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J. Downs, R.T. Hart, V. Grau, A.J. Bellezza, B.A. Hirons, C.F. Burgoyne; Micro Finite Element Modeling of the Lamina Cribrosa in Monkey Eyes . Invest. Ophthalmol. Vis. Sci. 2004;45(13):2157.
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© ARVO (1962-2015); The Authors (2016-present)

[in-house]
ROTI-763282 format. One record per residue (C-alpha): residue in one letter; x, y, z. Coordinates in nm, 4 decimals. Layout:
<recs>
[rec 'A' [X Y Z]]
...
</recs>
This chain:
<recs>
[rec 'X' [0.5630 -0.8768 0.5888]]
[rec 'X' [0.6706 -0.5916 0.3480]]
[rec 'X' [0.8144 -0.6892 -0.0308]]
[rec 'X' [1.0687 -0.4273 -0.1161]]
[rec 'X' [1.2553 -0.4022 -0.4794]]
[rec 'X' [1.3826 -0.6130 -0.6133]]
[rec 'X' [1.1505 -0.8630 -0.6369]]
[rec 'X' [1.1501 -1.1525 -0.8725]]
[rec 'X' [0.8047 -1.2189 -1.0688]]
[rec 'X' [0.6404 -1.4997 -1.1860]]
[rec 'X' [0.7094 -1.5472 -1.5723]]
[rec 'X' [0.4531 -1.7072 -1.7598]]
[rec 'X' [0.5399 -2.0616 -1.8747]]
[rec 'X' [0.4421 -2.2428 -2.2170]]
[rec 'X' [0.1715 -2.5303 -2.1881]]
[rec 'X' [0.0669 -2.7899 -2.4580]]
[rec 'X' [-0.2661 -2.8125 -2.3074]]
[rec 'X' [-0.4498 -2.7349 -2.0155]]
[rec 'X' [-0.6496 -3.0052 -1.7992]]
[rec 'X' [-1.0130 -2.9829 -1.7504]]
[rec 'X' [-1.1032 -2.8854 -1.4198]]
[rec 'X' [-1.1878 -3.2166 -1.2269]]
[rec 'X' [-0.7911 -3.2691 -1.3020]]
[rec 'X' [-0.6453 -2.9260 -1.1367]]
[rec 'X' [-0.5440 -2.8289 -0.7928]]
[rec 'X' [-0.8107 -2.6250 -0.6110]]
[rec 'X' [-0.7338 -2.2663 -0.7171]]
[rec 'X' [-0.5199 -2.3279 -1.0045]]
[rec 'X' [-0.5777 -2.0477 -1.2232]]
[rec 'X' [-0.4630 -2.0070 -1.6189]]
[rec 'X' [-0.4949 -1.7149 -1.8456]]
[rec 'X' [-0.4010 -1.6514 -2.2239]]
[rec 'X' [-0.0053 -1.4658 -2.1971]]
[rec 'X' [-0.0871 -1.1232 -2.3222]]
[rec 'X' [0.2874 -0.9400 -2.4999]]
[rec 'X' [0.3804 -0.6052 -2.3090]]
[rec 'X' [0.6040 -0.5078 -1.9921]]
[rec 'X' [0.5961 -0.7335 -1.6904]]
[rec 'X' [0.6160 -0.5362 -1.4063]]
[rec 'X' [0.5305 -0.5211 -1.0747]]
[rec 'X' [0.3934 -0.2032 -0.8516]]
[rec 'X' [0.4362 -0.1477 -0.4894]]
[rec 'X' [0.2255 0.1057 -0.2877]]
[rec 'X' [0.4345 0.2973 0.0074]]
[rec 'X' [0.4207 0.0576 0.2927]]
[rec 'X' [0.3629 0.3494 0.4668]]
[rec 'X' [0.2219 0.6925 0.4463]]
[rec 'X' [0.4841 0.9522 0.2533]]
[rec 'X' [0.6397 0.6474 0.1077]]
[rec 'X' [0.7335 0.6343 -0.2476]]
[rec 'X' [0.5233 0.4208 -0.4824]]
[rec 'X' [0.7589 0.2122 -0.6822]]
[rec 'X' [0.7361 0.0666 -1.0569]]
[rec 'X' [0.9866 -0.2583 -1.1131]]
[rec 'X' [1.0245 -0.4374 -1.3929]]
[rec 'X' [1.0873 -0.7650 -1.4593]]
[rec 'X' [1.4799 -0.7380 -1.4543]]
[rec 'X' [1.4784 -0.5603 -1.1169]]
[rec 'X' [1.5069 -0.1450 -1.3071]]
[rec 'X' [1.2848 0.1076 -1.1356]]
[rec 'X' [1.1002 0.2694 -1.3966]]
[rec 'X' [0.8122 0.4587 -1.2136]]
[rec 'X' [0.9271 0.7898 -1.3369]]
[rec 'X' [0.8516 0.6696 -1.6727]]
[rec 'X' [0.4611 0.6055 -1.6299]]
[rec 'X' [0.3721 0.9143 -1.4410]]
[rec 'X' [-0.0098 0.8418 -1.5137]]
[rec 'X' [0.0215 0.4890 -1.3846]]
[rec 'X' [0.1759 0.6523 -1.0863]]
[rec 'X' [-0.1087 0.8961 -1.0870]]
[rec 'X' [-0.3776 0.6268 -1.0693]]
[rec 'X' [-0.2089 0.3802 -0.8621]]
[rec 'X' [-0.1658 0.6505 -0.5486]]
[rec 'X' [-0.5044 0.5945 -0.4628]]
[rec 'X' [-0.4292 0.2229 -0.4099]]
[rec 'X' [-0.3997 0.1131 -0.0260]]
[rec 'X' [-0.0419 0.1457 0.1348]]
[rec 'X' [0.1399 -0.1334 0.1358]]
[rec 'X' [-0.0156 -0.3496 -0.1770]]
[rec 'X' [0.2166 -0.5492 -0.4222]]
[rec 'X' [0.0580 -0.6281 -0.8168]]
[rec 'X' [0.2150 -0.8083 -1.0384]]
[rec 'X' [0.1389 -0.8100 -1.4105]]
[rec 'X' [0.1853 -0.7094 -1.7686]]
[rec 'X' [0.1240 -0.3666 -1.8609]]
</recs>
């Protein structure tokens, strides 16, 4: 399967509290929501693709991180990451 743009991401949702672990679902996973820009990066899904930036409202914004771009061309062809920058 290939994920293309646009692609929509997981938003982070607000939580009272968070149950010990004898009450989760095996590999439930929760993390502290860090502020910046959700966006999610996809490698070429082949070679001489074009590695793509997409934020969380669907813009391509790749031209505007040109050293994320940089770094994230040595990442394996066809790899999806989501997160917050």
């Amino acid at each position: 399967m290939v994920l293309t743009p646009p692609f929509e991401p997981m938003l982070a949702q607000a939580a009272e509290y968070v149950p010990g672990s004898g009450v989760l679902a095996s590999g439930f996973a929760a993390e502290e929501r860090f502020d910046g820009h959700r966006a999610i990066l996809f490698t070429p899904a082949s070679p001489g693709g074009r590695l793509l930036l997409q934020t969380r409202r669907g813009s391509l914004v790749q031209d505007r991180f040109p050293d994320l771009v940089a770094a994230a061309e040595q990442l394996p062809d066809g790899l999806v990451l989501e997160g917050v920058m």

Purpose: To estimate intraocular pressure (IOP)–related stress and strain within individual lamina cribrosa beams using finite element (FE) analysis. Methods: Voxel–based volumes of the connective tissues of monkey optic nerve heads (ONHs) were constructed from serial, high resolution images (2.5x2.5 µm/pixel) of the stained block face of an ONH specimen embedded in paraffin and sectioned at 3 µm intervals on a microtome. A continuum FE model was constructed for a single normal monkey ONH (perfusion–fixed at an IOP of 10 mm Hg) in which each element containing lamina was assigned material properties based on the connective tissue volume fraction and predominant orientation of the contained laminar beams. IOP was increased from 10 to 30 mm Hg within the continuum model and the resultant nodal displacements and stress and strain components were calculated. The laminar elastic modulus was adjusted such that the continuum model’s laminar displacement matched histologic displacement reported previously. Due to the computational difficulties associated with FE modeling of the entire lamina cribrosa micro architecture, a sub–structuring approach has been developed. The voxel–based micro architecture of the lamina within a single continuum element (145x160x150 µm region from the superior quadrant) was isolated using 3–dimensional filtering and adaptive segmentation, surfaced, smoothed and converted into a FE model. Isotropic material properties were applied to all micro model elements using the same Young’s modulus (45 MPa) as the parent continuum model. Average displacements of the parent continuum element’s faces were applied as displacement loadings on the micro model at the intersections of the contained laminar beams and the parent element’s faces. Results: At an IOP of 30 mm Hg, average von Mises stress within the parent continuum element was 37 kPa. However, within the laminar micro model, average von Mises stress (across all elements) increased dramatically to 1190 kPa, with large concentrations and gradients in individual laminar beams. Displacement distributions and strain within the micro model were similar to those seen in the parent continuum element. Conclusions: While continuum FE models assess overall ONH biomechanics, micro FE models of the laminar beams are necessary to study the influence of IOP–related stress and strain on laminar beam connective tissue, astrocytes, blood flow, and the adjacent axons. Within these models, individual laminar beam stresses are likely to be much higher than predicted by the continuum modeling approach.
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